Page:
By Bernie Cahiles-Magkilat
Regardless of the outcome of the second package of the government’s comprehensive tax reform measure, Australian businesses will continue to invest in the Philippines as they cannot afford to miss out on the strong economic potential in the country, Australian Ambassador to the Philippines Steven Robinson said.
“I think irrespective of what happens with TRAIN legislation there will be more Australian companies that will locate here. I think the prospects of the Philippines is so good and I continue to advocate that Australian business to come here in larger numbers,” Robinson told reporters covering the Makati Business Club General Membership Meeting yesterday where the ambassador was the guest speaker.
What is important, he said, is that reforms progressed to provide more clarity and consistency because that is more fundamental for business.
“We just want the legislation to progress,” he said.
To buttress Australian companies’ bullish outlook on the Philippines, the Ambassador cited a recent survey where Australian businesses identified the Philippines as their favorite destination among ASEAN countries in the next five years.
He also cited the over 300 Australian companies in the Philippines employing more than 44,000 Filipinos. There are also 12,600 Filipino students in Australia.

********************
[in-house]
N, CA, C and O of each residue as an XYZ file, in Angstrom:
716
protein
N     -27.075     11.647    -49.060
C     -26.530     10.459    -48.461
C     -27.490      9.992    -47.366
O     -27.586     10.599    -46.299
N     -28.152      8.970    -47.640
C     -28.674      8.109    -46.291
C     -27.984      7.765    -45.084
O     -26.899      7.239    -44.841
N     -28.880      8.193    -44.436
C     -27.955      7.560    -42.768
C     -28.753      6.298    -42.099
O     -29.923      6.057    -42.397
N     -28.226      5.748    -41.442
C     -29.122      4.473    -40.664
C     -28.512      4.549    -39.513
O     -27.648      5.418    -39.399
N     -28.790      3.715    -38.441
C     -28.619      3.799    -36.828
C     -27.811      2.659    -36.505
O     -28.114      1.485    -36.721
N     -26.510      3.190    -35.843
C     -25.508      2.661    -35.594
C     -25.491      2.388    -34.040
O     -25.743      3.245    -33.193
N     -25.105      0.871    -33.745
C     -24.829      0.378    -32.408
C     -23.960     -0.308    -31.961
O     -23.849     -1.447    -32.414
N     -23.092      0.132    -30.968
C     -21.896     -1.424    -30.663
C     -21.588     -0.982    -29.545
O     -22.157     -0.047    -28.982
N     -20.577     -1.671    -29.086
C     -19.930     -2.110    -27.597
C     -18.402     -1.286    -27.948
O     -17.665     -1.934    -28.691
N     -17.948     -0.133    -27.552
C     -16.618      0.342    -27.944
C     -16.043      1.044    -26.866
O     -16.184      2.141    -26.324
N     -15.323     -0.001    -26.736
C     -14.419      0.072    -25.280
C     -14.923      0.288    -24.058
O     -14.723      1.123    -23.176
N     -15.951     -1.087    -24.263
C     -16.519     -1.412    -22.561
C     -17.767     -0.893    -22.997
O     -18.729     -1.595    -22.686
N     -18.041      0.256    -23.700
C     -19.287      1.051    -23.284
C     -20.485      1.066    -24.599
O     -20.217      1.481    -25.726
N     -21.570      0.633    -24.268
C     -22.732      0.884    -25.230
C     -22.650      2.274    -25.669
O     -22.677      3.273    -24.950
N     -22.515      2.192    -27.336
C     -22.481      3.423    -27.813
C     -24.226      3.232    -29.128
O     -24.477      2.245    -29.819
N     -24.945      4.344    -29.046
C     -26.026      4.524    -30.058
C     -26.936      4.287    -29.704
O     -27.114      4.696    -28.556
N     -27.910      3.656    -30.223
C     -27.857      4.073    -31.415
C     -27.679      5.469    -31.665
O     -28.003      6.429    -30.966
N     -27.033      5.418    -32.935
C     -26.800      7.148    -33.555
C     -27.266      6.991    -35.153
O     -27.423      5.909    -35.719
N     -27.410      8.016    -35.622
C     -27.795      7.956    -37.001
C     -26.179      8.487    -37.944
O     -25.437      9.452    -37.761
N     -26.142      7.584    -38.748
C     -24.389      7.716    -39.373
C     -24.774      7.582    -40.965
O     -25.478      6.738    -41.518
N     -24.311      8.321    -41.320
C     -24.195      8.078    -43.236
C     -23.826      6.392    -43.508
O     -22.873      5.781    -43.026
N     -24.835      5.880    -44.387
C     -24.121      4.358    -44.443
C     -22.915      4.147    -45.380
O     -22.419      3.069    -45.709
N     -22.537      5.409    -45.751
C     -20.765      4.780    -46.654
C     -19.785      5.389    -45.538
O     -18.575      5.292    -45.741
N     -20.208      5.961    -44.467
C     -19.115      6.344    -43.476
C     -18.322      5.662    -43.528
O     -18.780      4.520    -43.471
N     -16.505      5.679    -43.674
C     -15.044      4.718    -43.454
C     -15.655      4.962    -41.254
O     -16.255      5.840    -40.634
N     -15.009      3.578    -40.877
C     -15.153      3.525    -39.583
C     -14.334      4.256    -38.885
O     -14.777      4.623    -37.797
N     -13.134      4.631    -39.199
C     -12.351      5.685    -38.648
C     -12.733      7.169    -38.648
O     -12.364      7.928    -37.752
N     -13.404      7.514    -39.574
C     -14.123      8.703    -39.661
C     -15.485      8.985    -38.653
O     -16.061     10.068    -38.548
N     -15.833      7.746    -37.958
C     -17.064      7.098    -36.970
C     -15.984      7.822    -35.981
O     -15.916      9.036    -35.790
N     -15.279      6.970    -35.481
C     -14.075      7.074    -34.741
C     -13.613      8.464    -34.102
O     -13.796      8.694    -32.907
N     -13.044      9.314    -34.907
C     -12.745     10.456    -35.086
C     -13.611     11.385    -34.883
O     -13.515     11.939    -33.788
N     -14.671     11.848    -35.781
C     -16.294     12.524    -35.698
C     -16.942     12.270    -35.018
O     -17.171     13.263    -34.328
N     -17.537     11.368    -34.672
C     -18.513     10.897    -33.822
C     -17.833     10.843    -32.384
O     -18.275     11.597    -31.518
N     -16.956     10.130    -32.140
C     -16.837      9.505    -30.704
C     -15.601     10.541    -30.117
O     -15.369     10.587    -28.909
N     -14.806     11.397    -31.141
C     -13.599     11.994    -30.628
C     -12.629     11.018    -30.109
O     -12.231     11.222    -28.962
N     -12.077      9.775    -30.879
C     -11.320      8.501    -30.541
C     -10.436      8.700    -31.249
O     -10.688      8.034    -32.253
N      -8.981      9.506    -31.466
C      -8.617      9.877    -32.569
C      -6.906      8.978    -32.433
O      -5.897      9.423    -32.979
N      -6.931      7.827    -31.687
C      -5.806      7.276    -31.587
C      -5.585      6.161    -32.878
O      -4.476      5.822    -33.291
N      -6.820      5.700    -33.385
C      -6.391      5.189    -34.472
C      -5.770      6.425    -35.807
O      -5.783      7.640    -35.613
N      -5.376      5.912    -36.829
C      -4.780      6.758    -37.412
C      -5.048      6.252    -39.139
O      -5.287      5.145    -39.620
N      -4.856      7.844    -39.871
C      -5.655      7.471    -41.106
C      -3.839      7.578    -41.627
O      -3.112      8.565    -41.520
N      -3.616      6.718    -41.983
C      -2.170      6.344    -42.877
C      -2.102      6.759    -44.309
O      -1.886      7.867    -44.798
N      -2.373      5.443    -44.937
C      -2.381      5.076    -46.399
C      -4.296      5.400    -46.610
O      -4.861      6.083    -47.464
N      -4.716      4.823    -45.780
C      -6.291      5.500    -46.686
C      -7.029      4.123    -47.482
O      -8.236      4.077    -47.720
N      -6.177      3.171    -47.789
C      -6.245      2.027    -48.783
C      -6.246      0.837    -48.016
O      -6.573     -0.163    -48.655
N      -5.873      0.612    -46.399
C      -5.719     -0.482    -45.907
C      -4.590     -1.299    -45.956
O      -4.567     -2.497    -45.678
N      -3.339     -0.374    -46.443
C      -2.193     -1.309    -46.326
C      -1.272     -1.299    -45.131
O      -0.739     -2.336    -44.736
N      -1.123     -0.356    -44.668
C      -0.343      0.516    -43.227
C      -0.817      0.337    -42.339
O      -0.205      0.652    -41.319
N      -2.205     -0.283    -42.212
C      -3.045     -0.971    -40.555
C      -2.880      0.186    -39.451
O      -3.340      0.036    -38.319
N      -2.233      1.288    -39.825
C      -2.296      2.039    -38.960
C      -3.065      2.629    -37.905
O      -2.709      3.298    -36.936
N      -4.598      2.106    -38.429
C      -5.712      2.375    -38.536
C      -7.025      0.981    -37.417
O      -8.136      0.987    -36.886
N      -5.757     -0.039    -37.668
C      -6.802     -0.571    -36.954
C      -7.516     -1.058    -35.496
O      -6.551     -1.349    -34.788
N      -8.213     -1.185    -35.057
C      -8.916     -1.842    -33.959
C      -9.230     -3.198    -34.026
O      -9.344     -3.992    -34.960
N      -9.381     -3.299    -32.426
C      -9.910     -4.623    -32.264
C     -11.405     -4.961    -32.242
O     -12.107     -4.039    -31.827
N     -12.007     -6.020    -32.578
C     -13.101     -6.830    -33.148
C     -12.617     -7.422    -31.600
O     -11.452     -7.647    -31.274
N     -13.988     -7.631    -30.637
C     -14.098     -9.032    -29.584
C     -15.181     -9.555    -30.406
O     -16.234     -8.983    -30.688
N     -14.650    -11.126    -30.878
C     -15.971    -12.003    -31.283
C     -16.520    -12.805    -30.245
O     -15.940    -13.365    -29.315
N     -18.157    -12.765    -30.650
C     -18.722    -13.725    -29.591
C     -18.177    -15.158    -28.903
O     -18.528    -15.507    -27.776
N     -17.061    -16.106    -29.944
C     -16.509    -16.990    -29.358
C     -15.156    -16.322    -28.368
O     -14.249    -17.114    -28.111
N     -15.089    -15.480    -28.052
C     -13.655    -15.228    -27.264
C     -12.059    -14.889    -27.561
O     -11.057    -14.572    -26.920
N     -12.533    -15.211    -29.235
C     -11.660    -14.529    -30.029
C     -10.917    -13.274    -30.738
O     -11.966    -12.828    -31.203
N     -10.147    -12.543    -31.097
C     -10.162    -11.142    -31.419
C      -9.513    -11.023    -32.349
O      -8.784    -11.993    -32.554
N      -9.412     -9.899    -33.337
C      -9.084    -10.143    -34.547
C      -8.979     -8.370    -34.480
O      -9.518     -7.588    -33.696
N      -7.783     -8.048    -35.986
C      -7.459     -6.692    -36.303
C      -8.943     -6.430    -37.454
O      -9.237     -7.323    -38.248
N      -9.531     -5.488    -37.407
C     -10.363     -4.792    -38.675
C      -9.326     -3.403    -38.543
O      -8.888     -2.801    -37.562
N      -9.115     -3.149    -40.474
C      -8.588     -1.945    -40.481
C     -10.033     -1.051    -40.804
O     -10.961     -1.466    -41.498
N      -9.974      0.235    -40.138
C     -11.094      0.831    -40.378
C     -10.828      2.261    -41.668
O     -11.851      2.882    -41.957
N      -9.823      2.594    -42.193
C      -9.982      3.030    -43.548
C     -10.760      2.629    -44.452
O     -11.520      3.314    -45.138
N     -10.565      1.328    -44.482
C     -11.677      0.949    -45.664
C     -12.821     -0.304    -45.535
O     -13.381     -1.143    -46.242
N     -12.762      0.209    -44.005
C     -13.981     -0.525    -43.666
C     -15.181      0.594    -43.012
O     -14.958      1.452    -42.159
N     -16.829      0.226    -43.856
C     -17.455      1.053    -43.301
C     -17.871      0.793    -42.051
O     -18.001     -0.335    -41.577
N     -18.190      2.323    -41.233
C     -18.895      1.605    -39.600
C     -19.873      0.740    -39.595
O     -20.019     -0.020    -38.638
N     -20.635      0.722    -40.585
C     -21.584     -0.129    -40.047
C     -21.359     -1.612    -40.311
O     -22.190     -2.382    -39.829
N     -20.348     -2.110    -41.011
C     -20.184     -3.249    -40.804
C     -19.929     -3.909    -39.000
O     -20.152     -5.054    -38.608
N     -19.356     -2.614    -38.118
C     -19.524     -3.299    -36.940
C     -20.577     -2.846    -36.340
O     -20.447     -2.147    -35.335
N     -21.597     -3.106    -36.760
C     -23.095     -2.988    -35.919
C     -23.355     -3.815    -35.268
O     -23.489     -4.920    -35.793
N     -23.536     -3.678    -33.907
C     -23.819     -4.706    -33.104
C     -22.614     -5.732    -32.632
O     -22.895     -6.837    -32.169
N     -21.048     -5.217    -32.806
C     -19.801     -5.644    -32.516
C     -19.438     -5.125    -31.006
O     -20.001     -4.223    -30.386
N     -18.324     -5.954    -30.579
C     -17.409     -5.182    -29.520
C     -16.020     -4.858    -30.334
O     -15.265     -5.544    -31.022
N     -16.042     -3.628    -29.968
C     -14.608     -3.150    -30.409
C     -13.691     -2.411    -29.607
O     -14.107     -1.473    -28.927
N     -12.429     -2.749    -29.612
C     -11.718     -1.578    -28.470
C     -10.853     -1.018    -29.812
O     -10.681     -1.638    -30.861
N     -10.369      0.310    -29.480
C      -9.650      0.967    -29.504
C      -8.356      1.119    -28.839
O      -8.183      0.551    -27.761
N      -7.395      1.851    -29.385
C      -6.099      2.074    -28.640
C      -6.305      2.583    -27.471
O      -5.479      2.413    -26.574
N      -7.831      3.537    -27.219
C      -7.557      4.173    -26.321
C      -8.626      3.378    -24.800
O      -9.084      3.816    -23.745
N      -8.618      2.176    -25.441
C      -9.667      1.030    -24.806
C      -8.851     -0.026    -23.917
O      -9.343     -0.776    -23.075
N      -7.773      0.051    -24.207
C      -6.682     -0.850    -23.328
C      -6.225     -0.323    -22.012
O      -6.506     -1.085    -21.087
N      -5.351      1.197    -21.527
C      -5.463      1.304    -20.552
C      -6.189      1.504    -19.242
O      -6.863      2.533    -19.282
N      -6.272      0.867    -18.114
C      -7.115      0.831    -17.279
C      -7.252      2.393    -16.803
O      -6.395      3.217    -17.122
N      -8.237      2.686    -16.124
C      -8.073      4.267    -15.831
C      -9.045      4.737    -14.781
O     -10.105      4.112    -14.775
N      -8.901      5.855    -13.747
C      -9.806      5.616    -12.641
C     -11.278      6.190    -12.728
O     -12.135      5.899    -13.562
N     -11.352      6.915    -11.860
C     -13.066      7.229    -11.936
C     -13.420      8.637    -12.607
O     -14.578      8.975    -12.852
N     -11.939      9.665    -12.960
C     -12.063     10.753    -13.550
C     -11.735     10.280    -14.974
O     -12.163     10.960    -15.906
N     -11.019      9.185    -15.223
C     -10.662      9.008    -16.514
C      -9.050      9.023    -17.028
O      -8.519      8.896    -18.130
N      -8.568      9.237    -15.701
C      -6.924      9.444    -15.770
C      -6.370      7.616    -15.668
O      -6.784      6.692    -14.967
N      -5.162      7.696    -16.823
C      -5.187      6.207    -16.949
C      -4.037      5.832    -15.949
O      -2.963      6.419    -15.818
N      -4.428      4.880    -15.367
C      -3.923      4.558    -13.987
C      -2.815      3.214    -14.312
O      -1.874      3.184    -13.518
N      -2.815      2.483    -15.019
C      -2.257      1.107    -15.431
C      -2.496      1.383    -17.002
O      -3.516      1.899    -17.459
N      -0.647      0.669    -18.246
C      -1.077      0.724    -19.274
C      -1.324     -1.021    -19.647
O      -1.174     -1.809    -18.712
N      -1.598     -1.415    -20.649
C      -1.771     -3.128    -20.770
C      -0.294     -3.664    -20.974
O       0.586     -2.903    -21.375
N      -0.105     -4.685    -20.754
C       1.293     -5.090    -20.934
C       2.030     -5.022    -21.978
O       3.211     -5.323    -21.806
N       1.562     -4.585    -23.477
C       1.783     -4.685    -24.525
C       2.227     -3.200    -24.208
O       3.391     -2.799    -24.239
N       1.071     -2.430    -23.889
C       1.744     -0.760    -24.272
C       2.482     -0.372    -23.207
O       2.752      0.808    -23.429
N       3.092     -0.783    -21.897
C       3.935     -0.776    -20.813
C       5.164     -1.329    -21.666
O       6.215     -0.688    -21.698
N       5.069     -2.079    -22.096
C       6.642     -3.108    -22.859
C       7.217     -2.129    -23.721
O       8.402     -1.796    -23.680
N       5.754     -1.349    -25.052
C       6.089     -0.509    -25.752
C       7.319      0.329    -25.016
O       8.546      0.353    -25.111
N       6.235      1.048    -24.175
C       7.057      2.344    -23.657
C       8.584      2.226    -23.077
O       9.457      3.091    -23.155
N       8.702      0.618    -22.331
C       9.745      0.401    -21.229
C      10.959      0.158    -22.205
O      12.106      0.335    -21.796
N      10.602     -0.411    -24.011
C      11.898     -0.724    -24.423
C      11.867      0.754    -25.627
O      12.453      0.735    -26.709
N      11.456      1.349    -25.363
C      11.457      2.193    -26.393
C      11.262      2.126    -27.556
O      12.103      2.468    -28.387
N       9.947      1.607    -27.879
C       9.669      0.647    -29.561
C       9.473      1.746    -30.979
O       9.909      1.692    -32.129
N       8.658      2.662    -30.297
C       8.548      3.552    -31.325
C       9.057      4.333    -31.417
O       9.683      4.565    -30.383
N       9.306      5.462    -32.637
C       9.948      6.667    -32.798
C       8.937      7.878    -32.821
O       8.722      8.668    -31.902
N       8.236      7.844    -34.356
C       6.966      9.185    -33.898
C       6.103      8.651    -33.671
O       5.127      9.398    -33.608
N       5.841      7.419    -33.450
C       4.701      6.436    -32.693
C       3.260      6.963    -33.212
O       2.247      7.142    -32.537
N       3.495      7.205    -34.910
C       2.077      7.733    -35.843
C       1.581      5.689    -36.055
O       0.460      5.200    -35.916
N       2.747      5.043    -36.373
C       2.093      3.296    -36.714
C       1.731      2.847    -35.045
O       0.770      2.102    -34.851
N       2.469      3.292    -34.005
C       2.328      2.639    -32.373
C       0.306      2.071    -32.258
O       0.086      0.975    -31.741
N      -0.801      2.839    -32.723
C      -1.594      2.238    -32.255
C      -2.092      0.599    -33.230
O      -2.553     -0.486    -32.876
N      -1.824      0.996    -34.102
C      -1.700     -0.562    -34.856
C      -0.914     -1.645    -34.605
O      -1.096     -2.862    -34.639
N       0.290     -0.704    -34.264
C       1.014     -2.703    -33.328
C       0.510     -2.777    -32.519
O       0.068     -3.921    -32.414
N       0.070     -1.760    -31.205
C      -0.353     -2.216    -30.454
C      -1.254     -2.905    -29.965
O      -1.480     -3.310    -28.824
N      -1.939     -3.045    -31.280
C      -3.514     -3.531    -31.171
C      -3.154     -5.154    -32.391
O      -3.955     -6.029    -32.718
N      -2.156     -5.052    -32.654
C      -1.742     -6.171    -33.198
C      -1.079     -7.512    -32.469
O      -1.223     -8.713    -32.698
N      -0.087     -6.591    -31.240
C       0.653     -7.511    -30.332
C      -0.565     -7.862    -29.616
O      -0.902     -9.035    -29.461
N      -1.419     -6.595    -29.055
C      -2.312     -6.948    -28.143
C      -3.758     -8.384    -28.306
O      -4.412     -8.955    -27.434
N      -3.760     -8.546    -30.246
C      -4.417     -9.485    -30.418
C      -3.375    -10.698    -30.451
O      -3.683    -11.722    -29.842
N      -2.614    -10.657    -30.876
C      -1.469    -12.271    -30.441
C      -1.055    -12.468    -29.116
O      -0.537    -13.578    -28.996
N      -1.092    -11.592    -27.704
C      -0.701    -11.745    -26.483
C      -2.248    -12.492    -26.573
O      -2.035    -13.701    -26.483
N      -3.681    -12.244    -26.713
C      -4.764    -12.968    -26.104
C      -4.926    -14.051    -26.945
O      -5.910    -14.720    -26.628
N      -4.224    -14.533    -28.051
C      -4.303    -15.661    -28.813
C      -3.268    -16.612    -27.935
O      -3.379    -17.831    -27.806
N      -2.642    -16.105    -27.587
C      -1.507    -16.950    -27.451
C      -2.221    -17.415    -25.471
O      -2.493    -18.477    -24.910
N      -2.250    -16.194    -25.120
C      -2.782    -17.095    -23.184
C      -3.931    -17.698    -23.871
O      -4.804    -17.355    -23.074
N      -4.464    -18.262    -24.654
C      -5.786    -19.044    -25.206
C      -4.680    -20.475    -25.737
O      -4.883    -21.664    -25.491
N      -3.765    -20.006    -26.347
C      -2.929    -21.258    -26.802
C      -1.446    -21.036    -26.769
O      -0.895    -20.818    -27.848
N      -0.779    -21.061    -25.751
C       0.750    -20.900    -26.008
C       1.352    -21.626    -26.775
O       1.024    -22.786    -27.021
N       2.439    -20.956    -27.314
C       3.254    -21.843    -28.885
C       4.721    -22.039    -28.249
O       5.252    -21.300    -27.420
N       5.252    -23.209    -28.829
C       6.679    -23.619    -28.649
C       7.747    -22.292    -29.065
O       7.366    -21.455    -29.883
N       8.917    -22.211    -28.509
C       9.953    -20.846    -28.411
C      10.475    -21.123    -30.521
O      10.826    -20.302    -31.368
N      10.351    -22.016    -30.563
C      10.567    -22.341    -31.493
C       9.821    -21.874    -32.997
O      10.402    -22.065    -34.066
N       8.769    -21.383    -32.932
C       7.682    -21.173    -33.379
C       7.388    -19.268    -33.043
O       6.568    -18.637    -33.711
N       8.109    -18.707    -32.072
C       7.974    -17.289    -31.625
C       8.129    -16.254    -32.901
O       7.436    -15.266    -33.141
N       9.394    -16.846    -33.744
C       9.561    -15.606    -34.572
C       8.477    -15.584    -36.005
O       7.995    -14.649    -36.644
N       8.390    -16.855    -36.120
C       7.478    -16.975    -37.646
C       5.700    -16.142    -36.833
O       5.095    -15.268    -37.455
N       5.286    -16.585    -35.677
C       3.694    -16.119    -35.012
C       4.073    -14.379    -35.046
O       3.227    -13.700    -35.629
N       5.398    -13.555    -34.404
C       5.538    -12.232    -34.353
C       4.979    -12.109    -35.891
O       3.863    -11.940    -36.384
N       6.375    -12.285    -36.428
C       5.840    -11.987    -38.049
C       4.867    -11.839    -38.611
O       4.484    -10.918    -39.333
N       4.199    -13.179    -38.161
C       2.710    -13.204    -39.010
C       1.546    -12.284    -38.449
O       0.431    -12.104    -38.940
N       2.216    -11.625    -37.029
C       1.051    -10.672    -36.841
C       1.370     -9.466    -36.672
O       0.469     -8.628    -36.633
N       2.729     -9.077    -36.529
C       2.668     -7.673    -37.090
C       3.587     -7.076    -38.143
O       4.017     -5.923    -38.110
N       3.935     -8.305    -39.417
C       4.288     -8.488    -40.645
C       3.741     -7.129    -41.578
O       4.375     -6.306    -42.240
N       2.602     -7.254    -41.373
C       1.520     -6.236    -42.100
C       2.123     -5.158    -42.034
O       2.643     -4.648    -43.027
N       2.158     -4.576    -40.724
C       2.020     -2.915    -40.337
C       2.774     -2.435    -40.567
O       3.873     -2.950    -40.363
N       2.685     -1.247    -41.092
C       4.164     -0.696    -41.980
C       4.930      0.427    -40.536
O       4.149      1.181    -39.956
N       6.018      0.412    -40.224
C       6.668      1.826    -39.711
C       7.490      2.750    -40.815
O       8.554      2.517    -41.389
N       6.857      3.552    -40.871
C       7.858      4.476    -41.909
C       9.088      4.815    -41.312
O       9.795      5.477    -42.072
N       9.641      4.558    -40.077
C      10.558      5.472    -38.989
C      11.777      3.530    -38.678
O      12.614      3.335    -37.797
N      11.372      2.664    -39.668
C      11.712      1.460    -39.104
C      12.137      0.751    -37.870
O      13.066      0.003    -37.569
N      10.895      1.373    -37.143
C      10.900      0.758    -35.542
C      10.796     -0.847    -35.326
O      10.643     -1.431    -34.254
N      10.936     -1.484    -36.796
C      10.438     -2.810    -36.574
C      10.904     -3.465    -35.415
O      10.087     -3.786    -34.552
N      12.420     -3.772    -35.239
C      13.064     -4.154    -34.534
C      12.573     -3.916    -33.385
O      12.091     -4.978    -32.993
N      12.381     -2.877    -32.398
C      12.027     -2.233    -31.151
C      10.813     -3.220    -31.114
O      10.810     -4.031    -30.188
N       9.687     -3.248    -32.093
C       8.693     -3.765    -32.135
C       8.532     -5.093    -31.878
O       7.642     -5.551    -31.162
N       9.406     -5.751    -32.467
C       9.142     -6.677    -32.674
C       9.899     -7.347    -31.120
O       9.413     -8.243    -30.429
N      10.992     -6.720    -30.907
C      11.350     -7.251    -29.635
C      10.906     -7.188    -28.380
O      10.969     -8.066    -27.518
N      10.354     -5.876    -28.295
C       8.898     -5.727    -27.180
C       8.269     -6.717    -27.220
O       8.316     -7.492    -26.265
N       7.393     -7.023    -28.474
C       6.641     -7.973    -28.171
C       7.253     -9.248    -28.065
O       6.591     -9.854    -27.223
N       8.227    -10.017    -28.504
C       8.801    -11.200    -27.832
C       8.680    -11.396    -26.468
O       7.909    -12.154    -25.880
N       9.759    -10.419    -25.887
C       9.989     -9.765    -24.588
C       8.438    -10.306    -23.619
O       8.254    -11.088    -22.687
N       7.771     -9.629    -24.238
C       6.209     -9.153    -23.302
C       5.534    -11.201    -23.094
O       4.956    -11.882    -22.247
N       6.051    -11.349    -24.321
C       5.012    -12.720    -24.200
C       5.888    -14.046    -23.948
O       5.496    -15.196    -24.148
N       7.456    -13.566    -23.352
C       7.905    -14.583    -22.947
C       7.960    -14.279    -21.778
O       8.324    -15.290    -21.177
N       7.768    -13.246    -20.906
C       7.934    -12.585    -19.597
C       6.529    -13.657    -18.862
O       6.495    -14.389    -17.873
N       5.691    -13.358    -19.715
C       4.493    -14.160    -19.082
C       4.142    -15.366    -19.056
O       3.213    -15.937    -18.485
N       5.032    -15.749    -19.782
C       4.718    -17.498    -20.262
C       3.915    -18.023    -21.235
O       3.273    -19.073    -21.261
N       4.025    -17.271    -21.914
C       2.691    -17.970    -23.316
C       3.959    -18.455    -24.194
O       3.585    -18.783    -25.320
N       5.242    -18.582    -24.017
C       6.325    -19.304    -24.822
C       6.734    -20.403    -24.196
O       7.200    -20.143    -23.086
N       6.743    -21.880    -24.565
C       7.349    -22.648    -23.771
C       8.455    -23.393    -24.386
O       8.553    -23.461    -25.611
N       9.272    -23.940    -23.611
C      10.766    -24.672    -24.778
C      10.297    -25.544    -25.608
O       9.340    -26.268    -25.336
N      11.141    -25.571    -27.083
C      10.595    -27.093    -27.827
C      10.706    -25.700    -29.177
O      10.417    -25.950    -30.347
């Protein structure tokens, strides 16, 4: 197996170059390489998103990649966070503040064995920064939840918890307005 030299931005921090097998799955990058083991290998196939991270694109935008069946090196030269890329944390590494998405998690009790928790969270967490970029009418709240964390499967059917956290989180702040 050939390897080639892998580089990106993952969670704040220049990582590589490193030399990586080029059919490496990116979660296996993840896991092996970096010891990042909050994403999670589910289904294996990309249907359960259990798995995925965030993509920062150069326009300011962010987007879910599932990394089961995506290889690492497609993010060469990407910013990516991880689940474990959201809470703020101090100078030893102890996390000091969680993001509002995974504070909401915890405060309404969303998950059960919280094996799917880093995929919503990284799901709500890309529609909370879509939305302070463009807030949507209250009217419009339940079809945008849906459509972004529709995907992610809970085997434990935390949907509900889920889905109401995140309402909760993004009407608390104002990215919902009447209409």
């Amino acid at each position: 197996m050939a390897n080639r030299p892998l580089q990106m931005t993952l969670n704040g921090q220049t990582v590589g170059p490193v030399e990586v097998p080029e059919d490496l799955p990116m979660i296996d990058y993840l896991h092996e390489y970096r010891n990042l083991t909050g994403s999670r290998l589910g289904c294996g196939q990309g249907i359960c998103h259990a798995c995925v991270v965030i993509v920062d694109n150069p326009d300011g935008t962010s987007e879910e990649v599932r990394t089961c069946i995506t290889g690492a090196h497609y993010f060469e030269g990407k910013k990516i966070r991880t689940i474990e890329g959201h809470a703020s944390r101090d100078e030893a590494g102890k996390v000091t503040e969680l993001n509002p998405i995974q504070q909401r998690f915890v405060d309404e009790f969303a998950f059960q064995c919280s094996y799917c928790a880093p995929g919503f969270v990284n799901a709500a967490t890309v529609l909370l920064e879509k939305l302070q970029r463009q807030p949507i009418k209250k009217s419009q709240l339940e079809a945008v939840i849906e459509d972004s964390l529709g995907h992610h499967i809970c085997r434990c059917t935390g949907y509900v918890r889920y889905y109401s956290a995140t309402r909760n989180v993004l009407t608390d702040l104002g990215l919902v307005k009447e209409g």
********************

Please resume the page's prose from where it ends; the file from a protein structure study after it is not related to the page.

In his speech, the ambassador noted of the security issue in Mindanao, particularly in Marawi where Australia has provided A$24 million for humanitarian and long-term peace building programs in Marawi devastated by the siege caused by the terrorist groups that attacked the city.
But he also stressed that the security issue in the country, particularly Mindanao, is not the biggest concern at all for Australian firms in the country noting that the situation is manageable. He cited the Human Security Act, which passage could be the basis for the lifting of the Martial Law in Mindanao.
On the security issue, the ambassador said, “If we work together and cooperate with southeast Asia and Australia continues to support as with other countries together with the Philippines security then we will be able to work and manage the situation. This is a good place to be in so am very positive about the future.”
“Australian companies are very keen to do more because of the enormous opportunities in the Philippines in the last few years and last decade,” said Robinson as he cited the 18 quarters of continued over 6 percent GDP growth in the Philippines and sustained 6 percent GDP growth projection by the IMF in the next ten years.
“We would like to be part of it. The future is very bright,” he said.
The ambassador cited the increasing two-way trade between the two countries with Australia becoming the Philippines 14th major trading partner. As of 2017, bilateral trade reached A$4.7 billion. Total Australian investment stock in the Philippines also hit A$9.7 billion.
MBC Trustee Jose L. Cuisia Jr. said that through the ASEAN-Australia-New Zealand Free Trade Agreement, which was signed in 2009, by next year, all Philippine merchandise exports, will enjoy zero tariffs. Majority of these products are electrical machinery, consumer electronics and processed food.